Kasab hanging, Jundal deportation hog limelight in 2012
Mumbai: The hanging of 26/11 convict Ajmal Kasab, deportation of his handler Abu Jundal from Saudi Arabia, explosions in Pune, arrest of two girls over their Facebook post and August 11 violence at Mumbai's Azad Maidan grabbed the headlines in Maharashtra in 2012.
In a secret operation, LeT terrorist Kasab was hanged in the high-security Yerwada Jail in Pune on November 21 after a four-year-long trial.
Kasab is the first foreign convict to be hanged in India since Independence.
Before his hanging, a major breakthrough was achieved in the 26/11 probe as Syed Zabiuddin Ansari alias Abu Jundal, the handler in Pakistan who taught Kasab and other attackers Hindi and apprised them of the topography of targets, was deported in June by Delhi Police.
In a development that strengthened the case against Jundal, Mumbai's crime branch brought him face to face with Kasab in August at the Arthur Road Jail on August 10. Kasab identified Jundal as one of the main conspirators of the mayhem.
In one more terror related crime, four coordinated low-intensity explosions struck the busy arterial road in the heart of Pune on August 1 raising the spectre of terror. One person was seriously injured.
While Maharashtra Police fanned across the country, Delhi Police nabbed four Indian Mujahideen terror suspects, claiming that the terror group engineered the pre-planned blasts.
In another development, Maharashtra Police faced flak for "suppressing" freedom of speech when they arrested two 21-year-old girls Shaheen Dhada and Rinu Shrinivasan after the former criticised in a Facebook post the November 18 shutdown due to Shiv Sena supremo Bal Thackeray's funeral. Shrinivasan had 'liked' the post.
A local Sena leader complained against the girls and police arrested the duo on November 19, sparking an outcry.
An inquiry was ordered in which two police officers, SP (Thane rural) Ravindra Sengaonkar and Palghar senior police inspector Shrikant Pingle were indicted and later suspended for arresting the girls. The police also decided to drop charges against the two.
Another controversial issue that caused abrupt shifting of Mumbai Police Commissioner Arup Patnaik was the August 11 rally at Azad Maidan organised to protest attacks on Muslims in Assam and Myanmar. Two persons were killed when protesters went on the rampage, attacking police, media persons and torching some vehicles.
Patnaik had come under fire for the "mishandling" of the Azad Maidan scene following which he was shifted with a promotion as Director General and posted as Managing Director of Maharashtra State Security Corporation.
Sixty-four people, including organiser Maulana Ahmed Raza of Madina-tul-ilm, were arrested and of these, five persons were discharged as they were found innocent and 45 were granted bail. One of the accused is a juvenile.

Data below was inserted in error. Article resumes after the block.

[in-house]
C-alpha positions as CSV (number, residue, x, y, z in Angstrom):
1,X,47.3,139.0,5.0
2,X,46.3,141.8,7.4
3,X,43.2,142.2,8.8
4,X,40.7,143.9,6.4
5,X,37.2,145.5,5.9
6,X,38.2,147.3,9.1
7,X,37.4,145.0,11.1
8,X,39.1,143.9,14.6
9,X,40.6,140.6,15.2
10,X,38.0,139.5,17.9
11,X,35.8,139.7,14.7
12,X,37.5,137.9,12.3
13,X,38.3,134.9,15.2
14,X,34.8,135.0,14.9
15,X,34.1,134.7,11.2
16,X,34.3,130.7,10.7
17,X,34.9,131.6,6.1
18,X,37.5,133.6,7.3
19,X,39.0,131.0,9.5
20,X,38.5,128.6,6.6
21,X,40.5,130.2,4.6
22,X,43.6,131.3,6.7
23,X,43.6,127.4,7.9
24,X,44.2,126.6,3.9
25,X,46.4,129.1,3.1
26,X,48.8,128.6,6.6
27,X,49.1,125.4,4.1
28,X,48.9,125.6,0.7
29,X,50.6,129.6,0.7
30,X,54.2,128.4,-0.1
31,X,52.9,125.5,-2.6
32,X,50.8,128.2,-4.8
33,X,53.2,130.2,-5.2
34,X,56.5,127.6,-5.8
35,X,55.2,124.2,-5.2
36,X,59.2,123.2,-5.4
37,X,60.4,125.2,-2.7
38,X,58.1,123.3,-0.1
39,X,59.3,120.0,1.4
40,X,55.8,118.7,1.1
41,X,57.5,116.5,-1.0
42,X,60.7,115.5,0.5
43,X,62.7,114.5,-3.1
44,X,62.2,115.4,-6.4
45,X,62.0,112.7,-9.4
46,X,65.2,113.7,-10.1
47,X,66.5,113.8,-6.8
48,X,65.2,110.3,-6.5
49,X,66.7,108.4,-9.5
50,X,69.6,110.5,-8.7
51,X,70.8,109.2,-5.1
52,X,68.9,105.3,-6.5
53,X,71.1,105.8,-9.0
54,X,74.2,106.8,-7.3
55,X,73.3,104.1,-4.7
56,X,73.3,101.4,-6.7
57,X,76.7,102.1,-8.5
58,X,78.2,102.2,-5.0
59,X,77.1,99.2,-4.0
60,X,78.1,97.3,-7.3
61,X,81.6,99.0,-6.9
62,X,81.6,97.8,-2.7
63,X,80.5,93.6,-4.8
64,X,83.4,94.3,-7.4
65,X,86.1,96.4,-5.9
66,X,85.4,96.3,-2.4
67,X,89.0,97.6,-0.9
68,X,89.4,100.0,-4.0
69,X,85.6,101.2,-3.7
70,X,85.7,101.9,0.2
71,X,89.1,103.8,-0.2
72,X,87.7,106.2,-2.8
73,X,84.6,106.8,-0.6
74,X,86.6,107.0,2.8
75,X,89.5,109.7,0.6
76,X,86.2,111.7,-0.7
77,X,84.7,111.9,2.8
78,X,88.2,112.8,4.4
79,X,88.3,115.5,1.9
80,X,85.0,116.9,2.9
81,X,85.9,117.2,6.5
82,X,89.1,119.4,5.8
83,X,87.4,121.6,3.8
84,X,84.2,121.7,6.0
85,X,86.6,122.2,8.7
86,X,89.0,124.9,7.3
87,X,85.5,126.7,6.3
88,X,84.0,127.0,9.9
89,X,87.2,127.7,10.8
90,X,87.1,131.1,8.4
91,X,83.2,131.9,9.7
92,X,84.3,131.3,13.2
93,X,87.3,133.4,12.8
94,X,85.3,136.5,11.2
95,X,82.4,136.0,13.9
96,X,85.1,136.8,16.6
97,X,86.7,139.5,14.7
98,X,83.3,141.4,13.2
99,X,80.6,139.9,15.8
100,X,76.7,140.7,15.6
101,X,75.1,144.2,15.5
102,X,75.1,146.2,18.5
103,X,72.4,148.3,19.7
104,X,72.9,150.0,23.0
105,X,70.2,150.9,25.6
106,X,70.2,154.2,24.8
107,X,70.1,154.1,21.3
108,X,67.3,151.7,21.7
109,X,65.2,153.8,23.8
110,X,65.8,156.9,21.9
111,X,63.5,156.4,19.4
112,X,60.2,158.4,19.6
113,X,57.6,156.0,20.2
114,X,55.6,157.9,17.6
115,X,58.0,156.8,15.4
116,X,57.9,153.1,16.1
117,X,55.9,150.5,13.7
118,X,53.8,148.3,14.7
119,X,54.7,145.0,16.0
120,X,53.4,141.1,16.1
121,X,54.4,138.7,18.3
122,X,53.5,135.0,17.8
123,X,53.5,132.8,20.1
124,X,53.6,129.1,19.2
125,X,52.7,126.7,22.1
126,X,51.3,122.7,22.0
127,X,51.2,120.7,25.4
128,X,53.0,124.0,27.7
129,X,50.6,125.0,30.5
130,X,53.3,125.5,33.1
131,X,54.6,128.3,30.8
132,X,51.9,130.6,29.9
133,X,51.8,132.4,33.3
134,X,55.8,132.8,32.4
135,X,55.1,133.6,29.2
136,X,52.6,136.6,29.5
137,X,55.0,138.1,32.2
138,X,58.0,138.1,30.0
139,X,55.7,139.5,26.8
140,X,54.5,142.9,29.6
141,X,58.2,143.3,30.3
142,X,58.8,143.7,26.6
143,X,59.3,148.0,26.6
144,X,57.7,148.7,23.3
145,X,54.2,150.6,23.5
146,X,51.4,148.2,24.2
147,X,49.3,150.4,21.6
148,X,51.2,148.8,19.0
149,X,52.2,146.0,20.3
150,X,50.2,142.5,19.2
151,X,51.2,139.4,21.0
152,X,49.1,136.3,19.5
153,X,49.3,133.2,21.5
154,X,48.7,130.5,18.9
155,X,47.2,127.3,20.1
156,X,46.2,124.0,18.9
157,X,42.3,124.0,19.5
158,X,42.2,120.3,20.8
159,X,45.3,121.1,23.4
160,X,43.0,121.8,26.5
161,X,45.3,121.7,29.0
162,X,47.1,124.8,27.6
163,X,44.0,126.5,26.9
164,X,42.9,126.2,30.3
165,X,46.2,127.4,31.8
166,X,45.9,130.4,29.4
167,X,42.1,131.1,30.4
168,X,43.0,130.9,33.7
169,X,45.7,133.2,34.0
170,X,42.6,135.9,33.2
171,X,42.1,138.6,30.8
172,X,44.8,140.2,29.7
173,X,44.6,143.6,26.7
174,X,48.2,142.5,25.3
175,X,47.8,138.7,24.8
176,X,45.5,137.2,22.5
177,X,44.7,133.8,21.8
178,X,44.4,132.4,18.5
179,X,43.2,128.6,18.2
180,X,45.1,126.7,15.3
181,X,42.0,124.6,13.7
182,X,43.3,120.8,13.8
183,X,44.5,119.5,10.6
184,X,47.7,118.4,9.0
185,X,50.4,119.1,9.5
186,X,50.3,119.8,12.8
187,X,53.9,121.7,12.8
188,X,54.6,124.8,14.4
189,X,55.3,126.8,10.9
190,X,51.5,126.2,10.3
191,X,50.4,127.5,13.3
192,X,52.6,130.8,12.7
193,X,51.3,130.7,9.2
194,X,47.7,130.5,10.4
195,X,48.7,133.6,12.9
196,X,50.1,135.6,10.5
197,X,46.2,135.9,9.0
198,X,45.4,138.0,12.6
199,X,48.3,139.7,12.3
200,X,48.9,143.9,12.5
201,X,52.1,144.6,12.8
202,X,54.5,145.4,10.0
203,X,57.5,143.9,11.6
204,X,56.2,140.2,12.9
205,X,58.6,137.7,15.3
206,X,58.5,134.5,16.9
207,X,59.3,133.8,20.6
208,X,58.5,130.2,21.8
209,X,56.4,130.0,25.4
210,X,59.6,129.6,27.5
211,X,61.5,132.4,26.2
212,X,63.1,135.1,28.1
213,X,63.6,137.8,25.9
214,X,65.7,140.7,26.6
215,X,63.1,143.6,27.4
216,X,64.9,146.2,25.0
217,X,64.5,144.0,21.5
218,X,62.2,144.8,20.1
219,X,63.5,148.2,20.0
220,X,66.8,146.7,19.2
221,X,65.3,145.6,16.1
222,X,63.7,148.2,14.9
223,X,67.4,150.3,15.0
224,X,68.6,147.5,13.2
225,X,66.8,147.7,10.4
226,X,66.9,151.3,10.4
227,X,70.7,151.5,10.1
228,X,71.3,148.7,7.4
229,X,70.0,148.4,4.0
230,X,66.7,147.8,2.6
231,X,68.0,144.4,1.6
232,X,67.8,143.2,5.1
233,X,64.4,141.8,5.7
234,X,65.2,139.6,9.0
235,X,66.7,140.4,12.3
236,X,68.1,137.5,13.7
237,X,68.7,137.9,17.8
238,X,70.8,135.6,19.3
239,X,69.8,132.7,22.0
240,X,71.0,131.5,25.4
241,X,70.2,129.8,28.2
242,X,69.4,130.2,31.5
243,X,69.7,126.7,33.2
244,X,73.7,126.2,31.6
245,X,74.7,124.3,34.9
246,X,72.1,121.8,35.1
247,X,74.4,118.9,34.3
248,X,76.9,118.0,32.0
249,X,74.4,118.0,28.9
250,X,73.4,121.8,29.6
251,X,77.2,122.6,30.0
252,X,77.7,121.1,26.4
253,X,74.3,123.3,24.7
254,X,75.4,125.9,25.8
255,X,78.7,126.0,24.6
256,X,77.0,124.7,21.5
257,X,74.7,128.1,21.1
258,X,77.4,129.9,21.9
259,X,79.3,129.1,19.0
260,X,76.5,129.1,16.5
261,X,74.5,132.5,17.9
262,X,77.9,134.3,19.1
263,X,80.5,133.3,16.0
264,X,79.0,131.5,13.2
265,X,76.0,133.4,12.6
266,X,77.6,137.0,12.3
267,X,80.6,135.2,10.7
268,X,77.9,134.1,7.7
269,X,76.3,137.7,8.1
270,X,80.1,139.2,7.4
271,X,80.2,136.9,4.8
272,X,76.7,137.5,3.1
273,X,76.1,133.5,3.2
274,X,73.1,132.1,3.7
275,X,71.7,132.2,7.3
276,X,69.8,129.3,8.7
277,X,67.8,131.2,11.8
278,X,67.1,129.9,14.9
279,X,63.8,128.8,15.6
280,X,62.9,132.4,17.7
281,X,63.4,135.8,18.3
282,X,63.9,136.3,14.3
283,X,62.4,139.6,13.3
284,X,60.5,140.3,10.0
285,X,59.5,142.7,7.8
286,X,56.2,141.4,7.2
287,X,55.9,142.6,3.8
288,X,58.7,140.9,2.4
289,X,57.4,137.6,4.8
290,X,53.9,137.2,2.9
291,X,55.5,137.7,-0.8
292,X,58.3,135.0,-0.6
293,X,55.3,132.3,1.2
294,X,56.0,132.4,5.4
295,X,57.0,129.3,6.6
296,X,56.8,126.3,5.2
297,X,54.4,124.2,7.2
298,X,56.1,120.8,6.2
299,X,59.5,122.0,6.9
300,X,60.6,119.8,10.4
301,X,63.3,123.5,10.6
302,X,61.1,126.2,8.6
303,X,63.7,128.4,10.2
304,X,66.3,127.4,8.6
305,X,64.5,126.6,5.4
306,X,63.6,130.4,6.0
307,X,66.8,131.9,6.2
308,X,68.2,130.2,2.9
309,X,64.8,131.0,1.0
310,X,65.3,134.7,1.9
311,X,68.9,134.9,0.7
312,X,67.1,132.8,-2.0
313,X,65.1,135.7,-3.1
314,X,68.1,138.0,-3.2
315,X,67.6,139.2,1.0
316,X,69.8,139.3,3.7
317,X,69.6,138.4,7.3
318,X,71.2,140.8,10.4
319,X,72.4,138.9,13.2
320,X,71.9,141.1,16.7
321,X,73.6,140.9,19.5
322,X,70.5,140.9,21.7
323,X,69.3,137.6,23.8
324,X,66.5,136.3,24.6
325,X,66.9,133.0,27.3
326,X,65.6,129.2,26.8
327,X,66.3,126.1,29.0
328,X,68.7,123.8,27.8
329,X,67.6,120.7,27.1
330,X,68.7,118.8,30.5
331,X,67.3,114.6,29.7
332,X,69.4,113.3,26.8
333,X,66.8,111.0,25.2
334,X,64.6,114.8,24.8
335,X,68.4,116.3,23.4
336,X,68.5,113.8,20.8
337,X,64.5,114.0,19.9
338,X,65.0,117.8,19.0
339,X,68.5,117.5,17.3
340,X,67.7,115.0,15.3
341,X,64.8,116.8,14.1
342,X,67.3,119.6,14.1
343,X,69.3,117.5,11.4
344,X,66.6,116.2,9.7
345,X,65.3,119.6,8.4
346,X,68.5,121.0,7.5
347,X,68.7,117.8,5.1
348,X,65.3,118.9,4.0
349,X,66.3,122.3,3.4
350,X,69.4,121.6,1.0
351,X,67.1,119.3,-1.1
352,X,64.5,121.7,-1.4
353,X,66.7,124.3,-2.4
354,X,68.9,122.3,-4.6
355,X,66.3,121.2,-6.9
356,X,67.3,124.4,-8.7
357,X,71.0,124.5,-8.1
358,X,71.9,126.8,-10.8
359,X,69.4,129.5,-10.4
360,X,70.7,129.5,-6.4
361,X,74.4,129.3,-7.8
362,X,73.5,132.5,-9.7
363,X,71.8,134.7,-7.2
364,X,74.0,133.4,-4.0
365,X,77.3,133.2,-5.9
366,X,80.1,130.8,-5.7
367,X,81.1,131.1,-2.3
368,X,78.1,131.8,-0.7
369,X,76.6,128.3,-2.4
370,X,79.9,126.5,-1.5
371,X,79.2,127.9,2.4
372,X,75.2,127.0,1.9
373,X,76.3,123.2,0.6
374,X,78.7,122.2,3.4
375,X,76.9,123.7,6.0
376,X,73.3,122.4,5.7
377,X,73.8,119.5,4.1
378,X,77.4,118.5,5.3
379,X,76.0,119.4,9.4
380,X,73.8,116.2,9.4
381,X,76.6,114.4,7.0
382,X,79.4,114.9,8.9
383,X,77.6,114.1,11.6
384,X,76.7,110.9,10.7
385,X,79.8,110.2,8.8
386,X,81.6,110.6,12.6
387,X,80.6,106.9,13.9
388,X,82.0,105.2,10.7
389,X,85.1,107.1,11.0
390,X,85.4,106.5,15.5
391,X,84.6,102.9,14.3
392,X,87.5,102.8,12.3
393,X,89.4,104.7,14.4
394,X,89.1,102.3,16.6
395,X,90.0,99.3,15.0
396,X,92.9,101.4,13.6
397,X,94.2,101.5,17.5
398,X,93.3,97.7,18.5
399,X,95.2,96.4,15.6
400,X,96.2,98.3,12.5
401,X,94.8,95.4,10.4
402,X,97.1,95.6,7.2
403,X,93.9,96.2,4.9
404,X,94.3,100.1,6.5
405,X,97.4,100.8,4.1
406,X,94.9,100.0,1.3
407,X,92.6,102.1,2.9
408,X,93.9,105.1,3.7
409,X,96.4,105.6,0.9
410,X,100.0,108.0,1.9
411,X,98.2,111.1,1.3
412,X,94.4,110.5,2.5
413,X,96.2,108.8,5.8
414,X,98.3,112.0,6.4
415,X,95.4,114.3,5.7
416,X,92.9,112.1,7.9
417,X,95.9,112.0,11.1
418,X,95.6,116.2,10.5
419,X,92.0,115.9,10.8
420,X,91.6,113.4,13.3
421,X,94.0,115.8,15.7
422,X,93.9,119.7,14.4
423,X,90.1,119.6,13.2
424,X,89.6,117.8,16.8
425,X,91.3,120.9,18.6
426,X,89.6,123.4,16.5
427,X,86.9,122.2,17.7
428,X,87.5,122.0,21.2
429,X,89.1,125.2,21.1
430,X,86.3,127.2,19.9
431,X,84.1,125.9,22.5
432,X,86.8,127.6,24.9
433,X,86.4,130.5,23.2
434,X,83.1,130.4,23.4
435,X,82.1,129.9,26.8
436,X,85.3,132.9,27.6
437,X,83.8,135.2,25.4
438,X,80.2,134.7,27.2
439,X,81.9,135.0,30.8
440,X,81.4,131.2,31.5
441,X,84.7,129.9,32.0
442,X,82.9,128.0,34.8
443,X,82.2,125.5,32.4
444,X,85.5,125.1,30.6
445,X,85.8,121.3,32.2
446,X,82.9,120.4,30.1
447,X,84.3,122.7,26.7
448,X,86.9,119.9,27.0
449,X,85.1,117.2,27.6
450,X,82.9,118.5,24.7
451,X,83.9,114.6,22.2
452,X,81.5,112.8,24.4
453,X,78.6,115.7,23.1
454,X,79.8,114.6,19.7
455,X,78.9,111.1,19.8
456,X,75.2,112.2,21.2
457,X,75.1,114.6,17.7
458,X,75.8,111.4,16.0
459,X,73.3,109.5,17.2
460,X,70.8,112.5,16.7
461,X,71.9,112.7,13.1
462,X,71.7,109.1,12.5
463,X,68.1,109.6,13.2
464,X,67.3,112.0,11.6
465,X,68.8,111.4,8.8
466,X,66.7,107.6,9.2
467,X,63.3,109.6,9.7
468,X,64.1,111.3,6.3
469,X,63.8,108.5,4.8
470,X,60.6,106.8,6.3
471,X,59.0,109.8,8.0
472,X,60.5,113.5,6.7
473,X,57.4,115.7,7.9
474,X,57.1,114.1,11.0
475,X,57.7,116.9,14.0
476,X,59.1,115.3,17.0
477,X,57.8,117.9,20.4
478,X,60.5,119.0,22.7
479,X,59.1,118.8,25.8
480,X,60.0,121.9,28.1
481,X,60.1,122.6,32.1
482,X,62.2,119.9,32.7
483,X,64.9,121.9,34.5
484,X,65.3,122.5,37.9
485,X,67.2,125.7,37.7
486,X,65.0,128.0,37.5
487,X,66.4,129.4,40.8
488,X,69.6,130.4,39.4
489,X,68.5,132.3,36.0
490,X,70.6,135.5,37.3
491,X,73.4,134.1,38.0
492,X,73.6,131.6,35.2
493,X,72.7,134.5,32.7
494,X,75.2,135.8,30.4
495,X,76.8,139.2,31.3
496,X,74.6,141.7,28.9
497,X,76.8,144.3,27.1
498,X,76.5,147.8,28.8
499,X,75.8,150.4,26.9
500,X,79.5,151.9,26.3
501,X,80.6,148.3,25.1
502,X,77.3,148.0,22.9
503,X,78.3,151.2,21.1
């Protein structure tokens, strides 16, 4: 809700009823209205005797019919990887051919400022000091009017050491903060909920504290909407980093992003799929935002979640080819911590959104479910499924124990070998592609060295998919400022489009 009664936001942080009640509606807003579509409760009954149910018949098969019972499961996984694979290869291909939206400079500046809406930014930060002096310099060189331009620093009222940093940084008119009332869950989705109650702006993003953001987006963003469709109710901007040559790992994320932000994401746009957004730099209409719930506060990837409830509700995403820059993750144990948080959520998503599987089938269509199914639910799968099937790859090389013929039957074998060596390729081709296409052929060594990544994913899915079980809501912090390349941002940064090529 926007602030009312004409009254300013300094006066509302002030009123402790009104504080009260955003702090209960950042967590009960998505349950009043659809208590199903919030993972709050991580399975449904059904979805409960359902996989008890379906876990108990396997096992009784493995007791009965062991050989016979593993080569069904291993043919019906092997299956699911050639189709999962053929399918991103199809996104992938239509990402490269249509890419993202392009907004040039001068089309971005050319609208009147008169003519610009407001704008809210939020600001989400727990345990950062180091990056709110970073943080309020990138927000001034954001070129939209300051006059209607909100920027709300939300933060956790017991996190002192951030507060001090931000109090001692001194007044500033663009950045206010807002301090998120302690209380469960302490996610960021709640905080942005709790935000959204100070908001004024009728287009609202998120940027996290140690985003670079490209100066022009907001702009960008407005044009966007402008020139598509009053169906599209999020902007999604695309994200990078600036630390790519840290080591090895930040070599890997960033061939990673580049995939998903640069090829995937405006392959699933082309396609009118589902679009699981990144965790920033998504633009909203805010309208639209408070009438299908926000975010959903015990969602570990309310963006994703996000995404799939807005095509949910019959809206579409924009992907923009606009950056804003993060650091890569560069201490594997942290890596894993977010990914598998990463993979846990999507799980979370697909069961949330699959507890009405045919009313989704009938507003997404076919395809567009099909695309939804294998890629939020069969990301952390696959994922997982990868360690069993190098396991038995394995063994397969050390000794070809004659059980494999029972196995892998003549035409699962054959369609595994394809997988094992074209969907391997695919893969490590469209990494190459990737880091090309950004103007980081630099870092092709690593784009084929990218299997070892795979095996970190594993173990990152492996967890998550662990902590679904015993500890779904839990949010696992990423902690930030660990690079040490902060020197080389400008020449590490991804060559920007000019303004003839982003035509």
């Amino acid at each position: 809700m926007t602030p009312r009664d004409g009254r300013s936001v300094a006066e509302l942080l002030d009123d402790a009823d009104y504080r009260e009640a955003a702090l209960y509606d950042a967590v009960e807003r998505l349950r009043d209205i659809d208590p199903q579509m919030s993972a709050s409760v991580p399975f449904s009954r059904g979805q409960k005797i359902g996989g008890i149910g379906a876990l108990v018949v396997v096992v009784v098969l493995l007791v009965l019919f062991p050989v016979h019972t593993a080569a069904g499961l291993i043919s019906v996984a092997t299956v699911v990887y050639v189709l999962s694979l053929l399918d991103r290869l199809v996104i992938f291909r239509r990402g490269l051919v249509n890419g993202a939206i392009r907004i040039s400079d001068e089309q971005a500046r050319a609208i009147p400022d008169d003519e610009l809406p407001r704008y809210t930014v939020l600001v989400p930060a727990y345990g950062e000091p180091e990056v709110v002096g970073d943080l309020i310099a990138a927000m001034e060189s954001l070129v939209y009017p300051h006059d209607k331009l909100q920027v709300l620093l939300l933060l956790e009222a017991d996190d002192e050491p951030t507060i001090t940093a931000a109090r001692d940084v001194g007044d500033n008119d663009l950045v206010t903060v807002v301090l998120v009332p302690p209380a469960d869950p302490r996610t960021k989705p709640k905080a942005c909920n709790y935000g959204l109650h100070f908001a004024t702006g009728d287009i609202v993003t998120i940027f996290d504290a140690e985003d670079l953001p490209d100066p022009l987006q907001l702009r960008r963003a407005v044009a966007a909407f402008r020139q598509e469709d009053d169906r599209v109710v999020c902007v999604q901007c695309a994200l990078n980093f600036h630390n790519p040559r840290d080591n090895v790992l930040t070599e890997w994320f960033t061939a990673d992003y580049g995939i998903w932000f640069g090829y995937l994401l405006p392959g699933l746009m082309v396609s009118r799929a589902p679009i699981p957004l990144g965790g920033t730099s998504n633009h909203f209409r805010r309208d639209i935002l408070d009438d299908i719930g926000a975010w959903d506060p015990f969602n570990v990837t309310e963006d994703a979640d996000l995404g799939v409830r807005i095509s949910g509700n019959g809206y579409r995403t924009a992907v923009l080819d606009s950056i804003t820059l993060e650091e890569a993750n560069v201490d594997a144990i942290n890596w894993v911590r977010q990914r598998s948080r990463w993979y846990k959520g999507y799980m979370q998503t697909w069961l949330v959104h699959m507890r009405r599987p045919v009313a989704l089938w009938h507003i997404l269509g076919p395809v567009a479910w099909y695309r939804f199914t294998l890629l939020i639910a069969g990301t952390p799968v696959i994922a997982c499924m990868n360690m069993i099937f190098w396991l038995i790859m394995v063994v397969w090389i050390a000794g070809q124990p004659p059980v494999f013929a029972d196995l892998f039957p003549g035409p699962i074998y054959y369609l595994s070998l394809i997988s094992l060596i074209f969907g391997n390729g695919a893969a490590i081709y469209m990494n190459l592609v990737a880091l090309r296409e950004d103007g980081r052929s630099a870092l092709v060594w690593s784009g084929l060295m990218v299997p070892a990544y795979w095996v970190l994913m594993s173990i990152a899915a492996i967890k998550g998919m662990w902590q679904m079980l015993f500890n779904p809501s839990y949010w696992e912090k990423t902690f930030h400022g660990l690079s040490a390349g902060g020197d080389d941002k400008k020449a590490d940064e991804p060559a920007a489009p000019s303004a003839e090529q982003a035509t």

In another development, in February, police registered an FIR against senior Congress leader Kripashankar Singh under anti-corruption law in connection with a disproportionate assets case, nearly a week after the Bombay High Court had directed it to prosecute him for "criminal misconduct". The former Mumbai Congress chief also faced charges of cheating, forgery, destruction of evidence and criminal conspiracy.
In a high profile case, police in May raided a posh hotel in Juhu and rounded up 90 patrons, including two IPL players-Wayne Parnell from South Africa and Rahul Sharma- and foreigners, following specific inputs about the use of drugs at the party. They were let off after their urine and blood samples were taken.
In July, Parnell and Sharma tested positive for consumption of drugs. Police received reports of blood samples of the 90 people in which 84 tested, positive. Among those tested positive include a few high profile personalities and television actors.
Among other crimes, suicide of Varsha Bhosale, who was the daughter of legendary singer Asha Bhosale, hogged the headlines. Varsha (56) was found dead with bullet injury on her temple on a blood-soaked sofa in the Pedder Road flat she shared with her mother, in October. A Belgian-make 0.6 calibre pistol was found in the house. The probe suggested she used a pistol belonged to her mother, who had lost it nearly three decades ago.
A rape case of a Spanish woman also raised question marks over the safety and security of women in the city.
On November 6, the 27-year-old musician, staying as a tenant in a flat on the third floor of a building in upscale suburban Bandra, was allegedly raped and robbed in her house by a knife-wielding man in the wee hours.
A day after, police claimed to have achieved a breakthrough in the case with the arrest of a history-sheeter Mohammed Badsha Mohammed Ismail Ansari (30).
The accused was the same person, who had been arrested on October 27 for allegedly stealing valuables worth Rs 12 lakh from the house of Bollywood actor Dino Morea in Bandra but later granted bail by court.